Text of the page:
I do believe I’m halfway through the FrouFrou! I can’t be exactly sure how long the edgings or sewing up will take of course, but I got lots done at the knitting group tonight, which is good, as I’m in the ‘boring bit’ (32 long rows with no increases or decreases or anything) so distraction and encouragement are all beneficial. (It would be far worse if my housemate were larger – more longer rows! I’d probably do it anyway, though.)
I’m just under halfway through the yarn I’ve got, so it looks like it will be enough after all. I may have to unravel some of the swatches for their yarn, but that would be okay. The Amelie doesn’t much like being frogged, but seems to cope with it fine. I’ll try to post another picture tomorrow, since there has been an appreciable difference since the last one.
I read three different art books at work today, which were all pretty good, and very different from each other.
27. The Art Book for Children: Book 2 by Amanda Renshaw
This volume follows the layout of the first Art Book for Children, with the same quality as the rest of the Art Book series. My one qualm is that I found at least one interpretation, or at least the argument given for it, rather unconvincing. No-one would deny that Amanda Renshaw and her team know far more about art than I ever will, so I’ll presume there are more pertinent details I don’t know how to interpret, but I’d hate to think that the readership of this book are being given sloppy reasoning.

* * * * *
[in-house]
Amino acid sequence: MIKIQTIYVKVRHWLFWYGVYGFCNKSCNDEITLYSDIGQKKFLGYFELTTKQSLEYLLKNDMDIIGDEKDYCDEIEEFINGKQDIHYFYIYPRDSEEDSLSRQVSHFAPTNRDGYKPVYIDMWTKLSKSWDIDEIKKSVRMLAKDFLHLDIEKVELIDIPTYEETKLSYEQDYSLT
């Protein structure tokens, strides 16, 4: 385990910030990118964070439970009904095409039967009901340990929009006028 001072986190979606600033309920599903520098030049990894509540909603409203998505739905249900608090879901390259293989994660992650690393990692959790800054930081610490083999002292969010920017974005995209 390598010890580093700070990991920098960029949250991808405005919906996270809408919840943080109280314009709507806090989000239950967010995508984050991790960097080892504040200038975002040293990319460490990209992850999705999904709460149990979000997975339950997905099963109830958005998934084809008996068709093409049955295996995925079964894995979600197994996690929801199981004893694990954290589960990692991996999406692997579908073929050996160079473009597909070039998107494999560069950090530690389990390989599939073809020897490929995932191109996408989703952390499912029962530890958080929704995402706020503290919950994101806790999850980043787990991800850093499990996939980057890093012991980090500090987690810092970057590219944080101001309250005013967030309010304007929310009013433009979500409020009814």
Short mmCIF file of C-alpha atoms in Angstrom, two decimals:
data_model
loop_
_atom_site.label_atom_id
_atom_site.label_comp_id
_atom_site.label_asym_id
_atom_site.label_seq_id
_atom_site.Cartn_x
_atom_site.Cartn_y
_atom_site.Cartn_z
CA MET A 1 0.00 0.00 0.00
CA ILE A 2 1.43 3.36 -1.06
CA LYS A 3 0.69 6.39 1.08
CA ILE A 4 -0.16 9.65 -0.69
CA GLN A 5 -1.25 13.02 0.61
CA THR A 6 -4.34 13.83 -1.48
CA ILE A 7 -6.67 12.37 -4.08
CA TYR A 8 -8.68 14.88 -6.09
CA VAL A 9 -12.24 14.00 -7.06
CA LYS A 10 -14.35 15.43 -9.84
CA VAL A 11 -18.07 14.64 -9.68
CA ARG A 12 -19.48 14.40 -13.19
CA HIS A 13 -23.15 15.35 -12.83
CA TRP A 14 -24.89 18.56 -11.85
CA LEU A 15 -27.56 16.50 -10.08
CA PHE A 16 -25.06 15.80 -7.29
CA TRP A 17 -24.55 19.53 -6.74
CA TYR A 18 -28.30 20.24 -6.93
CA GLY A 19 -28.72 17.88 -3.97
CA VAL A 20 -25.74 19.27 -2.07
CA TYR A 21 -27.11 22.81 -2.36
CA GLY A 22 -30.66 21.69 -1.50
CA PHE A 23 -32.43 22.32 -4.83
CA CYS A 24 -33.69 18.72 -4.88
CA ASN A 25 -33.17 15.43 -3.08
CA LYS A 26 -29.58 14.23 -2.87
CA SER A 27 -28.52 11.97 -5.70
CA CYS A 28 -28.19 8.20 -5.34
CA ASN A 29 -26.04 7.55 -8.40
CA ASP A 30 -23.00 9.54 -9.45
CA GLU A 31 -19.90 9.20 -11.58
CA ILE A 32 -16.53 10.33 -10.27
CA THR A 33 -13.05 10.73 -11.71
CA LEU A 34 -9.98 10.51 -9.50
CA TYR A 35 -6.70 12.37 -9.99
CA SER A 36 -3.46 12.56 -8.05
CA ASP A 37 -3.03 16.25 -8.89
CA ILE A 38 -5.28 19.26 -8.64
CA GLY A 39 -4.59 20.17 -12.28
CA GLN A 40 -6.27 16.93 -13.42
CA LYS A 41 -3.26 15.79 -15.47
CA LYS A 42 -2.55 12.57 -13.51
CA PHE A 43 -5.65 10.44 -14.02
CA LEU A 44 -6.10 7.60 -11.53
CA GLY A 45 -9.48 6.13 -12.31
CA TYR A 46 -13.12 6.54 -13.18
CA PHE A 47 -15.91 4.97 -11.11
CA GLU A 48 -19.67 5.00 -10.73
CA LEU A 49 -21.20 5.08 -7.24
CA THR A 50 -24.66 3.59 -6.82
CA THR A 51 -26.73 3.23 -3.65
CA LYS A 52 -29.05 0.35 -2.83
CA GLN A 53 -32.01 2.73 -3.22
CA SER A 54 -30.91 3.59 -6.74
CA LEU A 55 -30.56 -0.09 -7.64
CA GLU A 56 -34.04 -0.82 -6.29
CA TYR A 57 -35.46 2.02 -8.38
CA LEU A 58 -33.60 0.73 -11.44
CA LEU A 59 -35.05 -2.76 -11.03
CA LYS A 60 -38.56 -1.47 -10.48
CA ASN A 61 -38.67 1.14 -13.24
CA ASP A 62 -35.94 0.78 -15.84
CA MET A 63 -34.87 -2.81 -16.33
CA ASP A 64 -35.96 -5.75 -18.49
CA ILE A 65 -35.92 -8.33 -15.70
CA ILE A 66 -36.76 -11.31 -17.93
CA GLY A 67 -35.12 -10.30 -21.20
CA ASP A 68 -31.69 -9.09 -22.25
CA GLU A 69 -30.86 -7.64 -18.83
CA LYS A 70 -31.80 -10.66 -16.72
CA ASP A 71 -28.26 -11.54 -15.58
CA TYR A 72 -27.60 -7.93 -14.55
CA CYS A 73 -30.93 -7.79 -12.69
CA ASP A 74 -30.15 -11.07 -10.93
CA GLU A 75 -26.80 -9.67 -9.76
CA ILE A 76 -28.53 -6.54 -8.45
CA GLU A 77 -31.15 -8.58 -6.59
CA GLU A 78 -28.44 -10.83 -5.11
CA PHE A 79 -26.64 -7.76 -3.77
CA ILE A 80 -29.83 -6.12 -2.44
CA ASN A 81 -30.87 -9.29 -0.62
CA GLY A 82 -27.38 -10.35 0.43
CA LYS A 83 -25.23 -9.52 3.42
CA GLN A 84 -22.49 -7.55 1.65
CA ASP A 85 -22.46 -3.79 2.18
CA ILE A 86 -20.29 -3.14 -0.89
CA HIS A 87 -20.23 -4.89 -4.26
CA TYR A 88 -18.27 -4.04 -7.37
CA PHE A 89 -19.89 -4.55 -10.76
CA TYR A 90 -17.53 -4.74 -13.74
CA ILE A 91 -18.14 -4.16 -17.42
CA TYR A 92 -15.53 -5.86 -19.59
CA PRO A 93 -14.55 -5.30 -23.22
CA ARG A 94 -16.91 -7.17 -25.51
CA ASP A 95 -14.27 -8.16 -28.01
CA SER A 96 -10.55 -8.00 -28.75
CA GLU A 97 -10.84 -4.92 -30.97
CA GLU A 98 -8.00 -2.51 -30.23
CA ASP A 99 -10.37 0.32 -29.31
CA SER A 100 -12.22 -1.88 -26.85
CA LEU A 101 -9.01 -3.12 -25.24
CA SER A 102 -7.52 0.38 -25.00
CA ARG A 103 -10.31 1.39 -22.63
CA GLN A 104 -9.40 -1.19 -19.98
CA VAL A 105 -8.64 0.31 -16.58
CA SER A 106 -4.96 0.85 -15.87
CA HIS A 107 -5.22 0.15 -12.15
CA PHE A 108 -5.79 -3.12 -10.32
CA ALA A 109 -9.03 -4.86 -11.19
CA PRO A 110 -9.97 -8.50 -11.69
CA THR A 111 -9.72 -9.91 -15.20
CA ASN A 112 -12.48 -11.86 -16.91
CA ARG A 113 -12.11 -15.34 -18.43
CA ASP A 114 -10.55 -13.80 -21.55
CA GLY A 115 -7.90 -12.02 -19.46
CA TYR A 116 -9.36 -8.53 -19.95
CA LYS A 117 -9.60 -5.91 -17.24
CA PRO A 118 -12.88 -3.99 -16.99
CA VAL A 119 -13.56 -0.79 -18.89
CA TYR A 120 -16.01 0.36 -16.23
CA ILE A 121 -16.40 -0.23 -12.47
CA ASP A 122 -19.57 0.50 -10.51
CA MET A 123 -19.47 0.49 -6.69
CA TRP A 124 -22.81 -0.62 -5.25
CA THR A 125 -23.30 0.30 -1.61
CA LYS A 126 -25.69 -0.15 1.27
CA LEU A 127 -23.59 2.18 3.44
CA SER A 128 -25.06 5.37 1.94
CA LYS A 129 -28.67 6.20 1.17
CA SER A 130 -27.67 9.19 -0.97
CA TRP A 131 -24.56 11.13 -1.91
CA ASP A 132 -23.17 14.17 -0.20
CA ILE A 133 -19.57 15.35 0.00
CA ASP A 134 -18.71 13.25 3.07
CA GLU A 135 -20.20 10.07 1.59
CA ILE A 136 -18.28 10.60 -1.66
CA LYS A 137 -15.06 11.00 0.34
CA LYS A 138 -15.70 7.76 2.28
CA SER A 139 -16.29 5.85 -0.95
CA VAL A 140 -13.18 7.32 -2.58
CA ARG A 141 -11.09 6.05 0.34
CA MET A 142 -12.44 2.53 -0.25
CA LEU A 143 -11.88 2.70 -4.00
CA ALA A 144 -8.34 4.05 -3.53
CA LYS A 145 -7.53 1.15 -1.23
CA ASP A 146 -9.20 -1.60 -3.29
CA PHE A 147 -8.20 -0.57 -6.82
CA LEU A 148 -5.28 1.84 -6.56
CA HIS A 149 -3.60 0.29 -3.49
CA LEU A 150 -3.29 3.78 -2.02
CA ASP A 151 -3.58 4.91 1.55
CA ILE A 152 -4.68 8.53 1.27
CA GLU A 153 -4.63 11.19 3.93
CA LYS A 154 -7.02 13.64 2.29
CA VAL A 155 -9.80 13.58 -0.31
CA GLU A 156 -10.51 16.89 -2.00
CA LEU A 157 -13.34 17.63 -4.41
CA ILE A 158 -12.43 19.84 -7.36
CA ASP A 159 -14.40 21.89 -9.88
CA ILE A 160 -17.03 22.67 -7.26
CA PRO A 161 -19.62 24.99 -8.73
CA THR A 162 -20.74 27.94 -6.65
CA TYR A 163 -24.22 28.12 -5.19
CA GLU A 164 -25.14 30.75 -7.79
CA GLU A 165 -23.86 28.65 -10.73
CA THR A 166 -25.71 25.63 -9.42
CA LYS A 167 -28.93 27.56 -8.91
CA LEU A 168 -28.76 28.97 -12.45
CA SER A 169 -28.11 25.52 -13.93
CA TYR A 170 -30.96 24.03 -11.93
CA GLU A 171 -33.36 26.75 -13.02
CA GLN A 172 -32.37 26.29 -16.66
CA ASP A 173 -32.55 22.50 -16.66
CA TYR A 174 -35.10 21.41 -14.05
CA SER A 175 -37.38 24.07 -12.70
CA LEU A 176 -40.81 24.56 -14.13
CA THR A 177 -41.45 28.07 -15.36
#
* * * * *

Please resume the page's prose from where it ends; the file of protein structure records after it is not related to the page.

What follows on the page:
The painting was Jan Steen‘s The Christening Feast and the question, which of the many women in the painting is meant to be the mother of the infant? The father is assumed to be the only man in the picture, who is holding up the baby.
The book says the woman on the right gesturing expansively from the cooking pot must be the hostess and therefore the mother.
However, considering this woman seems to me to be dressed more like one of the servants on the far right, I personally wouldn’t have thought that. I might have taken her for a wet-nurse. The father and the women seated around the table all look rather better dressed. My own assumption on studying the picture would be that the mother is one of the two women to the left who are being cosseted, although the seated one does still look pregnant. It could be the one in bed.
One of my colleagues at work thought it might be the standing unbonneted woman with her back to the viewer, because she is dressed in the same red as the baby.
28. Seashells by Josie Iselin (photographs) and Sandy Carlson (text)
This is a beautiful book in both its photographs and layout. It’s concise-but-very-clear descriptions of the shells were most interesting.
29. Artists in Their World: Salvador Dali by Robert Anderson
It’s very descriptive of the artist and his influences, without mud-raking.